10 art deco temples in Paris and its region
The style that has become a symbol of the Jazz Age profoundly marked Paris and its region. Discover the cultural spaces, theatres and shops that typify this monumental architectural style. Art Deco took its name from the Exposition Internationale des Arts Décoratifs et Industriels Modernes that took place in Paris in 1925. It has left its imprint on many creative fields, from fine art to architecture, decoration to fashion and photography, and is embodied by artists as different as René Lalique, Man Ray, Tamara de Lempicka, Cartier, Paul Poiret and Robert Mallet-Stevens. Off we go on a visit of the places that bear the hallmarks of this very unique style.
Around the Eiffel Tower
The Palais de Tokyo was built in a sober and powerful style with its two symmetrical wings - today housing two art centres, the Musée d'art Moderne in the eastern wing, and the eponymous Palais de Tokyo in the western wing - a peristyle, a reflective pool, an immense terrace, a monumental staircase and a bas-relief by Alfred Janniot.
Nearby, the Palais de Chaillot is considered the most important monument of the 1930s in Paris. Overlooking the Jardins du Trocadéro, its two neo-classical pavilions offer a commanding view of the Eiffel Tower and the Champ de Mars. The interior decoration, carried out by 71 painters and sculptors, presents a wide palette of all Art Deco's trends. Today, the palace hosts the Cité de l'Architecture et du Patrimoine in its Paris wing, and the Musée de l'Homme in its Passy wing, as well as the prestigious Théâtre National de Chaillot.
Over to the Bois de Vincennes, where the nearby Palais de la Porte Dorée, the only remaining vestige of the 1931 Exposition Coloniale, is equally monumental: covering 16,000m², it has a façade in bas-relief by Alfred Janniot measuring over 1,000m², and a tropical aquarium. Today it is home to the Musée National de l'Histoire de l'Immigration.
Museums pay homage to Art Deco
The Musée des Arts Décoratifs, an exceptional museum on Rue de Rivoli, in the heart of Paris, holds one of the most important collections of decorative arts in the world. In its chronological itinerary, going from the Middle Ages to the contemporary era, more than 10 rooms are devoted to Art Nouveau and Art Deco.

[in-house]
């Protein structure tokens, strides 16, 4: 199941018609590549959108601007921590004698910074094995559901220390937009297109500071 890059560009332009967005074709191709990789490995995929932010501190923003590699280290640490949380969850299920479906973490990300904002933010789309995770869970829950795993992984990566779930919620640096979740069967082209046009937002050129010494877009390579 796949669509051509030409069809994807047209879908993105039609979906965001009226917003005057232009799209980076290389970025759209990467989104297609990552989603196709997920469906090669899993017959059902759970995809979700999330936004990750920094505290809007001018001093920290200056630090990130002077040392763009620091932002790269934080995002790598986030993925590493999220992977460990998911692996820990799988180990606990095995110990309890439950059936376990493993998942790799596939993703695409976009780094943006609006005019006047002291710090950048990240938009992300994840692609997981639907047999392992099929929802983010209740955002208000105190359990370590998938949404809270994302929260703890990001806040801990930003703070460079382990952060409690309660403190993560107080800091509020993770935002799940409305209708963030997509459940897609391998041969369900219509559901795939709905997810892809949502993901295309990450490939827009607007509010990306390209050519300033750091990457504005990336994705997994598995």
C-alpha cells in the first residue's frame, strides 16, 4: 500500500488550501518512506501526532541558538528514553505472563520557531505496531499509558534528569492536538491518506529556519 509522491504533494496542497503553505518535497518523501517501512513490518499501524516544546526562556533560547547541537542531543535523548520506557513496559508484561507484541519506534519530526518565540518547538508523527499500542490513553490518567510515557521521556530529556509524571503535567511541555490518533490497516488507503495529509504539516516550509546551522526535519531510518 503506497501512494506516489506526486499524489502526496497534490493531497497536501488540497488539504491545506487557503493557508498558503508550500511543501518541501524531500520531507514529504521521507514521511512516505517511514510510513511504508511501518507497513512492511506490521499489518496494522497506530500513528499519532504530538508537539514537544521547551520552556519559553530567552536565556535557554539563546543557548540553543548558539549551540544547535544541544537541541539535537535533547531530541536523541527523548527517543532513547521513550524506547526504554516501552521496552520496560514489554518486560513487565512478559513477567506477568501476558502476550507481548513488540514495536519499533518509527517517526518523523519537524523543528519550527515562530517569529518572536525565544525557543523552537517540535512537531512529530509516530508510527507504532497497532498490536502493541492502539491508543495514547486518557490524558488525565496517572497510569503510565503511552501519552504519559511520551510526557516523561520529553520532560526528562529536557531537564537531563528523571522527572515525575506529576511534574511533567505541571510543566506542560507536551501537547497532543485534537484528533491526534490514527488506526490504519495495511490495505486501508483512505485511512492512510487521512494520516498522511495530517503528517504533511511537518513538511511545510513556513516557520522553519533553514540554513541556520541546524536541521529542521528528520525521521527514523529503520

If the Musée d'Orsay is best known for its collection of Impressionist paintings, it also has a collection of objects in the Art Deco style that are worth lingering over.
The Musée des Années 1930 in Boulogne-Billancourt is bursting with Art Deco treasures. Paintings, sculptures, drawings, posters, architectural models of buildings from the 1930s and Art Deco furniture are sure to captivate visitors.
The Musée de l'Air et de l'Espace du Bourget, the most important aeronautical museum in France and one of the largest in the world, hides a treasure of the Art Deco style. With its monumental columns, its vaulted glass ceiling, its marble and wrought-iron staircases and its magnificent clock, the Salle des Huit Colonnes, recently renovated to bring back all its 1930s opulence, is a true architectural gem.
Around the Grands Boulevards
Those cathedrals of commerce, Paris's department stores, including Printemps, Galeries Lafayette or Le Bon Marché, underwent a transformation in the 1920s, passing from the Art Nouveau to the Art Deco style. From the end of the 19th century, architects and engineers (including Gustave Eiffel) used glass and iron to create cupolas and glazed roofs to illuminate the vast sales halls. Beginning in the 1930s, they rethought the spaces and the store design, the better to display the new products, whose manufacture was by now industrialised. Art Deco, with its straight lines, its symmetry and its artistic but functional aspect, was the perfect choice.